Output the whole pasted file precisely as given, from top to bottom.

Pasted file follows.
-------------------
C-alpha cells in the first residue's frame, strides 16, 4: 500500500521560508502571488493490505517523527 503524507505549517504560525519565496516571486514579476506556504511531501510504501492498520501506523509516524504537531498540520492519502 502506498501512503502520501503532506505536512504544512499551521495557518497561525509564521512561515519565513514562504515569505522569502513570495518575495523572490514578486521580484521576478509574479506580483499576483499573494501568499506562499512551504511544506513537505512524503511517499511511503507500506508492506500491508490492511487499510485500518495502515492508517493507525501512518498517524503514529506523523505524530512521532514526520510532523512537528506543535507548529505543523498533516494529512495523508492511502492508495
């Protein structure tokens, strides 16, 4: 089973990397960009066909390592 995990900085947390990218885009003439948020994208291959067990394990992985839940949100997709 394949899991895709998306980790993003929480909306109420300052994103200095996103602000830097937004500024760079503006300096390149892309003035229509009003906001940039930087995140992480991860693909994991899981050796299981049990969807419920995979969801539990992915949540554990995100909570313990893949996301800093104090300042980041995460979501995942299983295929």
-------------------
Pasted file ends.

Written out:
C-alpha cells in the first residue's frame, strides 16, 4: 500500500521560508502571488493490505517523527 503524507505549517504560525519565496516571486514579476506556504511531501510504501492498520501506523509516524504537531498540520492519502 502506498501512503502520501503532506505536512504544512499551521495557518497561525509564521512561515519565513514562504515569505522569502513570495518575495523572490514578486521580484521576478509574479506580483499576483499573494501568499506562499512551504511544506513537505512524503511517499511511503507500506508492506500491508490492511487499510485500518495502515492508517493507525501512518498517524503514529506523523505524530512521532514526520510532523512537528506543535507548529505543523498533516494529512495523508492511502492508495
């Protein structure tokens, strides 16, 4: 089973990397960009066909390592 995990900085947390990218885009003439948020994208291959067990394990992985839940949100997709 394949899991895709998306980790993003929480909306109420300052994103200095996103602000830097937004500024760079503006300096390149892309003035229509009003906001940039930087995140992480991860693909994991899981050796299981049990969807419920995979969801539990992915949540554990995100909570313990893949996301800093104090300042980041995460979501995942299983295929």